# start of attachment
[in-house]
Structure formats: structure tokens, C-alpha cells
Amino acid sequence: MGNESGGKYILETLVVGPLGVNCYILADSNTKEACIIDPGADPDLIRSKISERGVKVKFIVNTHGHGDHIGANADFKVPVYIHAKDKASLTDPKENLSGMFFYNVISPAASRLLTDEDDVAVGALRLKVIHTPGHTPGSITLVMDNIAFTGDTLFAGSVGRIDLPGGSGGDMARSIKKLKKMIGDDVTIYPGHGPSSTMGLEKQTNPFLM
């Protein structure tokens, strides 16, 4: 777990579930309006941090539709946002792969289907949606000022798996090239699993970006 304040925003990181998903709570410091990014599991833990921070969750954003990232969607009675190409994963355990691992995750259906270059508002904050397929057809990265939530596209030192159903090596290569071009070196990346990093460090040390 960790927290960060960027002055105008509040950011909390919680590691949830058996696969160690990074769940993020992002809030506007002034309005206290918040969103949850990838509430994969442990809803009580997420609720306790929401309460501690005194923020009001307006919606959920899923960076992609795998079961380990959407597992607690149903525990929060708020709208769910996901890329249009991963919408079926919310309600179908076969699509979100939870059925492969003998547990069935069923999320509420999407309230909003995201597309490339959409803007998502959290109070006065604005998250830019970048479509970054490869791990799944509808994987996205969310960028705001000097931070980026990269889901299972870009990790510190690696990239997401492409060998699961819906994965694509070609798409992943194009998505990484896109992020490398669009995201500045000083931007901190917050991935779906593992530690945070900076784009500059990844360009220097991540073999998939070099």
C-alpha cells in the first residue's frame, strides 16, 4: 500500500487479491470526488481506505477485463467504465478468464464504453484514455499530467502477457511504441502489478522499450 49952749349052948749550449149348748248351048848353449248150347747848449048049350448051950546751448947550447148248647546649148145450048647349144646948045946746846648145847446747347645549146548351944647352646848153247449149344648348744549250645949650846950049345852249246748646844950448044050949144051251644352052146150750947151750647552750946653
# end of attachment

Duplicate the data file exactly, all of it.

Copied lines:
[in-house]
Structure formats: structure tokens, C-alpha cells
Amino acid sequence: MGNESGGKYILETLVVGPLGVNCYILADSNTKEACIIDPGADPDLIRSKISERGVKVKFIVNTHGHGDHIGANADFKVPVYIHAKDKASLTDPKENLSGMFFYNVISPAASRLLTDEDDVAVGALRLKVIHTPGHTPGSITLVMDNIAFTGDTLFAGSVGRIDLPGGSGGDMARSIKKLKKMIGDDVTIYPGHGPSSTMGLEKQTNPFLM
């Protein structure tokens, strides 16, 4: 777990579930309006941090539709946002792969289907949606000022798996090239699993970006 304040925003990181998903709570410091990014599991833990921070969750954003990232969607009675190409994963355990691992995750259906270059508002904050397929057809990265939530596209030192159903090596290569071009070196990346990093460090040390 960790927290960060960027002055105008509040950011909390919680590691949830058996696969160690990074769940993020992002809030506007002034309005206290918040969103949850990838509430994969442990809803009580997420609720306790929401309460501690005194923020009001307006919606959920899923960076992609795998079961380990959407597992607690149903525990929060708020709208769910996901890329249009991963919408079926919310309600179908076969699509979100939870059925492969003998547990069935069923999320509420999407309230909003995201597309490339959409803007998502959290109070006065604005998250830019970048479509970054490869791990799944509808994987996205969310960028705001000097931070980026990269889901299972870009990790510190690696990239997401492409060998699961819906994965694509070609798409992943194009998505990484896109992020490398669009995201500045000083931007901190917050991935779906593992530690945070900076784009500059990844360009220097991540073999998939070099």
C-alpha cells in the first residue's frame, strides 16, 4: 500500500487479491470526488481506505477485463467504465478468464464504453484514455499530467502477457511504441502489478522499450 49952749349052948749550449149348748248351048848353449248150347747848449048049350448051950546751448947550447148248647546649148145450048647349144646948045946746846648145847446747347645549146548351944647352646848153247449149344648348744549250645949650846950049345852249246748646844950448044050949144051251644352052146150750947151750647552750946653